For publishers and business strategists, the Web is about nothing less than financial survival. Donald Graham, the Post ’s CEO, was an early Web enthusiast, taking losses of more than $100 million a year in Web operations during the late 1990s in order to build up the Post ’s Internet capacity. “Anyone looking for quarterly returns should not invest in Washington Post stock,” Graham says. The paper’s much-admired Web journalism turns a healthy profit now. Online revenue at the Post was $72.7 million, in the first nine months of 2006, up 31 percent. The Post Company’s $1.1 billion Kaplan test-prep and tutoring company is increasingly an online product, too. Caroline Little, ceo of Washingtonpost.Newsweek Interactive, says online income has vast potential. “The ratio of the huge amount of time people spend using the net to the relatively low ad revenue realized from the net is way out of whack,” she explains. Internet ad income should grow rapidly at the expense of both print ads and TV ads. “The question,” Little adds, “is how can we contribute enough to the bottom line to keep the core journalism alive?”

The Internet now accounts for about 5 to 6 percent of newspaper advertising income. With Web income soaring and print revenue basically flat, analysts expect the lines to cross within fifteen years. By about 2020, if current trends persist, half of a newspaper’s income and most of its readership will be via the Internet.

Despite the seeming anachronism of paper in a digital age, however, the economics of the business require newspapers to persist as partly print media for at least another generation. Some Americans still want to pick up a daily paper rather than read content on a screen. And as a business proposition, the average monetary value of a visitor to a newspaper’s Web site is only 20 to 30 percent of a newspaper’s print reader; Web ads command lower rates because of the greater competition among Web sites. So even if a newspaper shut down its print operation, published only on the Internet, and somehow managed to keep its entire circulation, the revenue loss would exceed the cost savings.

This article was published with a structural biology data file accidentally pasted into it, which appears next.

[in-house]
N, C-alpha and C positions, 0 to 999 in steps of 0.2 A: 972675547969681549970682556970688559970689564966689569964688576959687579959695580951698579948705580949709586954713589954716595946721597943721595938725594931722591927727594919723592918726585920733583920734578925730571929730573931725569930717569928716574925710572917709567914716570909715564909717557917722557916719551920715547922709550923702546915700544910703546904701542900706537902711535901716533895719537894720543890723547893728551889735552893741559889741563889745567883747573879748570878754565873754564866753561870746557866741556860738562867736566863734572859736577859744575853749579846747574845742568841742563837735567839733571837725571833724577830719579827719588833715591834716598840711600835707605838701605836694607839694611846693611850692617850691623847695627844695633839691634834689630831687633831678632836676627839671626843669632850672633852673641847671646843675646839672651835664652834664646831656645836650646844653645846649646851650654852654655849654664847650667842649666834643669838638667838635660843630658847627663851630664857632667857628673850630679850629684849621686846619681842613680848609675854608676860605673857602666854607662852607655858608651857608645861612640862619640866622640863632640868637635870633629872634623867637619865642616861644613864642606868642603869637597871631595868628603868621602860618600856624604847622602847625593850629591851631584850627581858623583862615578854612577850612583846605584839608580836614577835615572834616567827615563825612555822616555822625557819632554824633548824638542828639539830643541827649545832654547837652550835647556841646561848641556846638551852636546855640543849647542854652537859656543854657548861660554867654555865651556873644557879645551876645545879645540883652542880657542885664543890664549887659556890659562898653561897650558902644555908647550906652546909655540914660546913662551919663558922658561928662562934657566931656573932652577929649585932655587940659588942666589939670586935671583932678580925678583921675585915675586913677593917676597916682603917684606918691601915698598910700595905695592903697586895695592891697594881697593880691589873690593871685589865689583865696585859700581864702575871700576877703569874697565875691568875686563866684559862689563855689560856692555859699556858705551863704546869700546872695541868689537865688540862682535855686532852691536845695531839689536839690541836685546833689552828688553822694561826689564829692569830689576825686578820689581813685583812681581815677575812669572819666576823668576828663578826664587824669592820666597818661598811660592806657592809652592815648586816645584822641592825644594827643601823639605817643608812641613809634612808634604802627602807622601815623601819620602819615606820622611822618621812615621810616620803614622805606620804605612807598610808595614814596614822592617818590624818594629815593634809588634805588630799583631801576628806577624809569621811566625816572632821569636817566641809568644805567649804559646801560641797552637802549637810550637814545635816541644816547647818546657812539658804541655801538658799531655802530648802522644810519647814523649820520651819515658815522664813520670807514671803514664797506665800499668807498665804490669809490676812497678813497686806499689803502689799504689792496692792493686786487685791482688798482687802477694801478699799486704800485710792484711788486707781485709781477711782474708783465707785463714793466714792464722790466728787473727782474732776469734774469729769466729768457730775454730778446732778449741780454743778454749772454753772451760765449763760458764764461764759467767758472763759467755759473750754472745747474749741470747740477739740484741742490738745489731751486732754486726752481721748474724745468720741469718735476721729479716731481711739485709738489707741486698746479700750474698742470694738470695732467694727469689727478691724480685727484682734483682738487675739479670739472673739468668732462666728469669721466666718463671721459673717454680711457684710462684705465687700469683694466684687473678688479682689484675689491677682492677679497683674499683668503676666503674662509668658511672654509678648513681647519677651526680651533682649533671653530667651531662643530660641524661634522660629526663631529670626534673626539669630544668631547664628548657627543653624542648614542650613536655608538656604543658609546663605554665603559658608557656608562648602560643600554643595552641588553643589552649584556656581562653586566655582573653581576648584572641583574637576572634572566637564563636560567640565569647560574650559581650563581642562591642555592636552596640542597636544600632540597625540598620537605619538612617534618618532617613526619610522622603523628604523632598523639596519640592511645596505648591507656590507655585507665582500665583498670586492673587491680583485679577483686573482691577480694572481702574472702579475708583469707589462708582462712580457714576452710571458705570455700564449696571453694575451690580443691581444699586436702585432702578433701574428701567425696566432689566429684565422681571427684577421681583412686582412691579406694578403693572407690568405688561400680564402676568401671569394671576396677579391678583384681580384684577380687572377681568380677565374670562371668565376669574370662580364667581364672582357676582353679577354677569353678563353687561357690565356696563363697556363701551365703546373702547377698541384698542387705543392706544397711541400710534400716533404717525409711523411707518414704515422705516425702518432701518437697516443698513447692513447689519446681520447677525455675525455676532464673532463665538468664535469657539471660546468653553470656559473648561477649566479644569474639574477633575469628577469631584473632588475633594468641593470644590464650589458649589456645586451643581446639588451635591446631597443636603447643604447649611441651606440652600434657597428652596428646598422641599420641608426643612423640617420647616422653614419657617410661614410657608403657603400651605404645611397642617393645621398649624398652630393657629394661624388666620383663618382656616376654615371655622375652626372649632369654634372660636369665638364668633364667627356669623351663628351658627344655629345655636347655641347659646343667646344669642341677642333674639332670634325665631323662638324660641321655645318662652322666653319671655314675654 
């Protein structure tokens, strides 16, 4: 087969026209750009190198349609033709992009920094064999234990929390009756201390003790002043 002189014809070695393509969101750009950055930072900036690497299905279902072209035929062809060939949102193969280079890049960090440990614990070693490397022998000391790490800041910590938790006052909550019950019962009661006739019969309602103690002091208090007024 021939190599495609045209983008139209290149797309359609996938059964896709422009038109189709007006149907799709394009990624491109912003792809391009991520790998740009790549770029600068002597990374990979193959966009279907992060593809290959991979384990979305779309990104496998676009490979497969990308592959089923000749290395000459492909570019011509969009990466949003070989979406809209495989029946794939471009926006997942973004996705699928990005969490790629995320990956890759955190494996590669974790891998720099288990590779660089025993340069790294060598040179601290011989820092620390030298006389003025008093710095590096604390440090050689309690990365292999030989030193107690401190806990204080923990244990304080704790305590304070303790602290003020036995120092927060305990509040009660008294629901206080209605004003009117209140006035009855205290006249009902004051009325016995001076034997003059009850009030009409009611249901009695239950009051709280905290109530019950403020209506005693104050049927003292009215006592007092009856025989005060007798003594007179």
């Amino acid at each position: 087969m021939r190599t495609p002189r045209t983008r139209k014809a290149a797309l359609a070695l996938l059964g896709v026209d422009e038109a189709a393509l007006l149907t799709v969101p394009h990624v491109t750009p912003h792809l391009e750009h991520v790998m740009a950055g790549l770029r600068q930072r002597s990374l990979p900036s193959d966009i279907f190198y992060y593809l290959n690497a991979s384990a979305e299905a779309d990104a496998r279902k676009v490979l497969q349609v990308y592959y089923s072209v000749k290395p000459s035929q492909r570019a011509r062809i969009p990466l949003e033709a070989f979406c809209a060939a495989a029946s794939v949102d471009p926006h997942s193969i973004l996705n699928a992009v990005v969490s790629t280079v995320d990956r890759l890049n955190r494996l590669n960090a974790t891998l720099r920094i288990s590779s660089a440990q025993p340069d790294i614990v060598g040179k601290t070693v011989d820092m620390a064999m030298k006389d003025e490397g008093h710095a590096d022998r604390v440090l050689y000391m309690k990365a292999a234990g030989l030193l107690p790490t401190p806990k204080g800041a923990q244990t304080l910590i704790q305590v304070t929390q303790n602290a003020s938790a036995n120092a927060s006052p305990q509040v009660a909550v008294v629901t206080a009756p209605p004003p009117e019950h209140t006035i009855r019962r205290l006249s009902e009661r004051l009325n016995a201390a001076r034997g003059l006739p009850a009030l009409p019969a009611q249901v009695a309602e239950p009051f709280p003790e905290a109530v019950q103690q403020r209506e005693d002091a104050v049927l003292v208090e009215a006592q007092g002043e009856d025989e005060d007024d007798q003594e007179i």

A key to the transition to a hybrid world is investment. The New York Times is currently spending several million dollars a year on a new R&D unit, Web staff, and new products. Depending on how you count, the Times has over 100 people in the newsroom whose duties are more Web than print, including producers, software developers, and reporters and editors. (Full disclosure: For the past twenty-two years, The Boston Globe, now owned by the Times, has published my weekly op-ed column.) The Times is rolling out a nifty digital device called Times Reader, developed in partnership with Microsoft. (For the next few months you can try out the beta version yourself, free, at nytimes.com.)

With Times Reader, the on-screen page offers stories in the same fonts, look, and print-like appearance of the familiar print Times, but allows a variety of search, page-flip, and rearrange options. For instance, you can click on a word or phrase and get a little clickable chart of all the stories in the paper that touch on that topic. It’s easier to read than a standard Web page, and even more ingeniously searchable. Times strategists imagine a reader at the breakfast table or on a plane curling up with Times Reader as with the print newspaper, and not promiscuously surfing around the Web. Can’t competitors just imitate it? “We certainly hope so,” says Michael Zimbalist, the one-time Disney “imagineer” hired in late 2005 to head R&D at the Times: “The more this kind of platform is widely used, the better we’ll do.” If it becomes a common way of reading a newspaper, he explains, the Times has a head start.

Robert Kuttner is co-editor of The American Prospect.